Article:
That's why we chose to get involved with Virgocoop. KANA is of course an opportunity to encourage the relocation of the hemp textile industry in France and in Europe. In France, this project is still at the test stage but it could soon be integrated into our production.

    In the meantime, KANA's hemp is harvested in Spain and spun in Romania, where the know-how resists despite the reign of polyester and cotton produced mainly in Asia. It already allows us to relocate the textile industry in Europe and this is already a great victory!

    Sustainable farming without damaging the environment

    Hemp has many environmental benefits and it starts at the stage where it grows. Here is a small summary of its ultra beneficial growing. 

    • It can be planted anywhere: adapted to a majority of climates, it can be found from the arid mountains of North Africa to Siberia through China and Europe.
    • Its smell repels pests, so no insecticide is used. It is even a sanctuary for some rare species like beetles and spiders.
    • Hemp has rotating roots that go up to three meters below the surface. This root system has many advantages, first of all, at such a depth, the roots find water by themselves and therefore the plant does not need to be irrigated.
    • This root system is so dense that weeds cannot grow: therefore no herbicides or fungicides.
    • These famous roots also break the cycle of diseases in the soil, aerate the ground and feed it with the nitrogen that the plant produces, ensuring better yields for future crops. That's why it's called an excellent "head of rotation".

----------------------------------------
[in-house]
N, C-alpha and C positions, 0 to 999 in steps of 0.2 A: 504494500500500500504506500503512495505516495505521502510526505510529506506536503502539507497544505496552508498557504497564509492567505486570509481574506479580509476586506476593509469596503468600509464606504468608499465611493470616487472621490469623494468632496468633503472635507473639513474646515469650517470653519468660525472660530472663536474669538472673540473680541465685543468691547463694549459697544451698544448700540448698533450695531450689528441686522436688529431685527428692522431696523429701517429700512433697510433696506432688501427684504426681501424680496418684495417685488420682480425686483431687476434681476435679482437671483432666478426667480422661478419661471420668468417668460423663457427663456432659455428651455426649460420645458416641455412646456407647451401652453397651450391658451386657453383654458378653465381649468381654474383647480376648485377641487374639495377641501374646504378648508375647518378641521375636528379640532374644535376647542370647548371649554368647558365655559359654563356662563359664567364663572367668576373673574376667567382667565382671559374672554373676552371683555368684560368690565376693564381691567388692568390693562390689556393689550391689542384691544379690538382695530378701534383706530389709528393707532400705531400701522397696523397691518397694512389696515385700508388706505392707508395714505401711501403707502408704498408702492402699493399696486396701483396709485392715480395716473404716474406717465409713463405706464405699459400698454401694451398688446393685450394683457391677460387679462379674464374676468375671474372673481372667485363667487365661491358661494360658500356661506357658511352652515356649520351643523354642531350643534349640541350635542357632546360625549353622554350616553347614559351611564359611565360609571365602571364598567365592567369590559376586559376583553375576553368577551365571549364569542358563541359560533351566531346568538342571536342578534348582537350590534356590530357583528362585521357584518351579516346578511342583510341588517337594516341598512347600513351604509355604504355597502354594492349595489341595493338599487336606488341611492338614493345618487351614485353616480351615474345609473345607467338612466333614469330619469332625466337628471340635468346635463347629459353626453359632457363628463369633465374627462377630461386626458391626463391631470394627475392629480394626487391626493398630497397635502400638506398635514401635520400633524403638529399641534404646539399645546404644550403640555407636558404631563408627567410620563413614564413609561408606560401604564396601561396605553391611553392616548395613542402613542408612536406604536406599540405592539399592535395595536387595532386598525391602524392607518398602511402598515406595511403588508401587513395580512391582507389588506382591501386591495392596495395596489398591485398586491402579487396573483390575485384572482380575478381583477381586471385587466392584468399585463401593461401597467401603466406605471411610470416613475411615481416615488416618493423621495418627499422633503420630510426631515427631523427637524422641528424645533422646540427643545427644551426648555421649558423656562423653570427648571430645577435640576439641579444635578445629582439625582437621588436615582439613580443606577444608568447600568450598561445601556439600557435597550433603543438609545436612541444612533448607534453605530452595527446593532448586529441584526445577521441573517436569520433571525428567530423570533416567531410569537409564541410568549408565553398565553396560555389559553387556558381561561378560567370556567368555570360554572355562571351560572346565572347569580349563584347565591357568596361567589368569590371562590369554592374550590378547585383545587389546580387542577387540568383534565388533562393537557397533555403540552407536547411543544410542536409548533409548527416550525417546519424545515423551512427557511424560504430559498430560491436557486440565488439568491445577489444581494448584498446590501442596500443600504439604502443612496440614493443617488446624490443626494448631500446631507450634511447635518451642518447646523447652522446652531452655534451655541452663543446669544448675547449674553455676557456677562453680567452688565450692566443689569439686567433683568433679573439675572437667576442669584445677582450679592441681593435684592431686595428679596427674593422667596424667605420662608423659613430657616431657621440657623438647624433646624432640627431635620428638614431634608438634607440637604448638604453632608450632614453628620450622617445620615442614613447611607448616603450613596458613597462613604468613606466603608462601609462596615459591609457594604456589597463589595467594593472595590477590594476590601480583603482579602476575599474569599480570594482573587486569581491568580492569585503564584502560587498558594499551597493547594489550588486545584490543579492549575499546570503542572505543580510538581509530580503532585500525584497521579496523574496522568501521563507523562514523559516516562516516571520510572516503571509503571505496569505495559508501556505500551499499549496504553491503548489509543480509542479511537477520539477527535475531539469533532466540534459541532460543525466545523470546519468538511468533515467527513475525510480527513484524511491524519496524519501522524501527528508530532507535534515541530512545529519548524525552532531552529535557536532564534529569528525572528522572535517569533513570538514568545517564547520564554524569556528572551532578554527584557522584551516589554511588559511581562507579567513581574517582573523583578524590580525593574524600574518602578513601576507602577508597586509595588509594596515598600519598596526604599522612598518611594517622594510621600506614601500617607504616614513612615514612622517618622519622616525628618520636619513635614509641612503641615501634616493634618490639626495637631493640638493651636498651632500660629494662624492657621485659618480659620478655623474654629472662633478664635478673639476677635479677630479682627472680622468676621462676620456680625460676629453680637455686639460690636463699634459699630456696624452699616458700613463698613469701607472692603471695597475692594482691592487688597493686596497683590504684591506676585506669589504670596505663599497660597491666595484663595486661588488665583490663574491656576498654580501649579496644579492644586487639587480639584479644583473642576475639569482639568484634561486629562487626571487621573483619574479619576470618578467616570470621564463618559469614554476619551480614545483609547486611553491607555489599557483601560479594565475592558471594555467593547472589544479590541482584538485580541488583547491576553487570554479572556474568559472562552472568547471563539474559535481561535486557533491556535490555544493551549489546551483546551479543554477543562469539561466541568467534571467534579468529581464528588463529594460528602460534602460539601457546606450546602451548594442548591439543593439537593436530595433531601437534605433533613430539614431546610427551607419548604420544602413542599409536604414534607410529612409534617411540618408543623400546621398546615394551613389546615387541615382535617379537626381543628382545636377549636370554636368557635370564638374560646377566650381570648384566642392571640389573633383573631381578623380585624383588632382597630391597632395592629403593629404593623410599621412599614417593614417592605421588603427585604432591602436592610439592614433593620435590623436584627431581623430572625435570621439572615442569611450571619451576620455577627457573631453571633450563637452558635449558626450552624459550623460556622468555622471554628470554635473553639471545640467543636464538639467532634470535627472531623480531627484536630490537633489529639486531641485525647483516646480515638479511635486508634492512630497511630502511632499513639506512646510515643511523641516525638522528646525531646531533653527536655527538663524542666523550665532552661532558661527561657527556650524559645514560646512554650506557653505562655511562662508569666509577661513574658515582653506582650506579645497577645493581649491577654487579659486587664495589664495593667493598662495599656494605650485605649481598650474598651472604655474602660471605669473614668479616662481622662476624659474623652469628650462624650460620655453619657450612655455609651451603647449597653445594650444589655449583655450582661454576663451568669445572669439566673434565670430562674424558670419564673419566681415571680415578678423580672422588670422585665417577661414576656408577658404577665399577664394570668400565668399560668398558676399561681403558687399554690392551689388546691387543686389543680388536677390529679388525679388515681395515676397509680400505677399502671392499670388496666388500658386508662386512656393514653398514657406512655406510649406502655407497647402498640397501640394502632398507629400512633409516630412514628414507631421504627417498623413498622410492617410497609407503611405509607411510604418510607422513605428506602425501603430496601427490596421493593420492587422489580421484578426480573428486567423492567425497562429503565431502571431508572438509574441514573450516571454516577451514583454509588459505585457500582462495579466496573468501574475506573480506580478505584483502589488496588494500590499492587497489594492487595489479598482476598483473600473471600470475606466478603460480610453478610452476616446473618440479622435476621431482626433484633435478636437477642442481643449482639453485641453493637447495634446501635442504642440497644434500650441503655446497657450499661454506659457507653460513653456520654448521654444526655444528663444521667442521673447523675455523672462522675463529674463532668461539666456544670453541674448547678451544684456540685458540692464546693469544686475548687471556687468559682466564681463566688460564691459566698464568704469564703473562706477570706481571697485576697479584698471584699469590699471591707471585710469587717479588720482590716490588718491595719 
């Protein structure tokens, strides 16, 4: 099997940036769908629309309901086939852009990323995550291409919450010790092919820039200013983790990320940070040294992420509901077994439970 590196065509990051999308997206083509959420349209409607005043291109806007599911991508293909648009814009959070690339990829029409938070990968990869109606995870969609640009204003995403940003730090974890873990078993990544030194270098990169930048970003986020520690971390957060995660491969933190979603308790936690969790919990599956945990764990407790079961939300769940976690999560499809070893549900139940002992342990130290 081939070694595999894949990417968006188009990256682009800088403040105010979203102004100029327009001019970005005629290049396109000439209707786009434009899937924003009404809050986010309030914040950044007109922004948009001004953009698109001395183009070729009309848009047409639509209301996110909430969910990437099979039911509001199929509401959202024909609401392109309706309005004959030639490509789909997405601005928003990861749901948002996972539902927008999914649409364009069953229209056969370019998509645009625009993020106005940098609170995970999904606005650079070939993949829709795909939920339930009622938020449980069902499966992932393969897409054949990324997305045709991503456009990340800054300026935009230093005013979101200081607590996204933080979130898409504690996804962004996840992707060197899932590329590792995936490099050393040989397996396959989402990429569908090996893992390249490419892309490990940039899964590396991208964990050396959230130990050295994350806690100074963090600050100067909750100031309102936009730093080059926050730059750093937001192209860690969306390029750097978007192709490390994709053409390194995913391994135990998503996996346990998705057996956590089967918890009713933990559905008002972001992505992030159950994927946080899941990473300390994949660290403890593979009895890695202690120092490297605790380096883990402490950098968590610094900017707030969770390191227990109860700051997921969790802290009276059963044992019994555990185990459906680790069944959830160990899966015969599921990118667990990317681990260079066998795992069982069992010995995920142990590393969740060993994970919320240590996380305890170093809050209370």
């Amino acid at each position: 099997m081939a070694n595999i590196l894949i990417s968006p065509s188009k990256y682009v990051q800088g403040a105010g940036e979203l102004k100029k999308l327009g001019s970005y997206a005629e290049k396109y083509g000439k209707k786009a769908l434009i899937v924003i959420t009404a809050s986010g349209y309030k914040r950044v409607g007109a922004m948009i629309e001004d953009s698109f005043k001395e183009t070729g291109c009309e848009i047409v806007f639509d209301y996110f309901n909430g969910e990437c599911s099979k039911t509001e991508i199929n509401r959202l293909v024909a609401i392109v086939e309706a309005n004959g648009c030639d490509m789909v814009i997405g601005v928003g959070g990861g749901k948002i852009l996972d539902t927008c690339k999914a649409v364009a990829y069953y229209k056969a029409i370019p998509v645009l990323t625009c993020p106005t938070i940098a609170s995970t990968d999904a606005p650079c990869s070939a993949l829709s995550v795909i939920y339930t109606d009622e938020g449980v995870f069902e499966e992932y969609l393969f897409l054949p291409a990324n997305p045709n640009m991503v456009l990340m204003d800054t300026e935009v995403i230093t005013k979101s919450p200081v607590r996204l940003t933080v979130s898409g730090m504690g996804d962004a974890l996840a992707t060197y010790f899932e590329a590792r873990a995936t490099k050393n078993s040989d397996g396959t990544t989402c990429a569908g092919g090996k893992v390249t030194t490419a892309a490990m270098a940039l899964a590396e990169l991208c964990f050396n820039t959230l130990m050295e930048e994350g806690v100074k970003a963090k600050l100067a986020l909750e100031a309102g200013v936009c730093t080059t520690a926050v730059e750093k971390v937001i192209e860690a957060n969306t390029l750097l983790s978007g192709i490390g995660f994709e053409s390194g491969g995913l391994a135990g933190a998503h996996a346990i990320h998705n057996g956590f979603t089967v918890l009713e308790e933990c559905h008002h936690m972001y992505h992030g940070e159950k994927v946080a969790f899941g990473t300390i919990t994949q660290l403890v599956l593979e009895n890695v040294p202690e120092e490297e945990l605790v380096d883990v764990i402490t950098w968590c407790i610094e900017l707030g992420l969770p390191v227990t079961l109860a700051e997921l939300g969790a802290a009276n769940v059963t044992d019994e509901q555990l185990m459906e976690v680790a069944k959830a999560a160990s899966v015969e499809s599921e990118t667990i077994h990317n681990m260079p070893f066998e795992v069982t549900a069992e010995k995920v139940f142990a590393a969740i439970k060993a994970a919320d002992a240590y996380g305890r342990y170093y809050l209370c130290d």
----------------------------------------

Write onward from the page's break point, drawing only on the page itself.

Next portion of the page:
Kana Quartz
    • Hemp stores a lot of CO2, imagine that one acre of cultivation stores as much CO2 as one acre of forest, that is 15 tons per year! This incredible plant therefore compensates for the CO2 that is produced during all stages of its life, from its growth to its transformation. It is also a very profitable plant since it produces, in only one acre, the same quantity of fibers of four acres of forest.

    A plant that requires little water, that grows everywhere without chemicals and that purifies the soil while having a great yield, that is what we can call a responsible plant!

    In comparison, cotton uses a lot of pesticides: a quarter of the world's phytosanitary products are used to produce this textile, which represents only 2 to 6% of the cultivated surfaces, whereas hemp does not consume any. Another point of comparison: water. The figures differ according to the variety of cotton, but it takes an average of 2000 liters of water to produce one kilo of cotton, against 300 to 500 liters for one kilo of hemp. Hemp is therefore much less greedy in all regards. It is then interesting to use this alternative, especially when we know that the cultivation of cotton in Uzbekistan has dried up almost the entire Aral Sea.

    Comparaison chanvre VS coton conventionnel

    Mechanical and chemical-free processing

    To produce a hemp fabric, several steps are required which are done by hand or mechanically.

    These processes are more laborious than those used to produce cotton, which may also explain the decline of hemp. In order to understand the whole process, let's describe the plant a little: hemp is between 3 and 4 meters high. The fibers used to make textiles are located between the bark and the stem of the plant.

    • Retting: once the stems have been cut, they must macerate for several days on the ground (or in water) so that the fiber is easier to extract.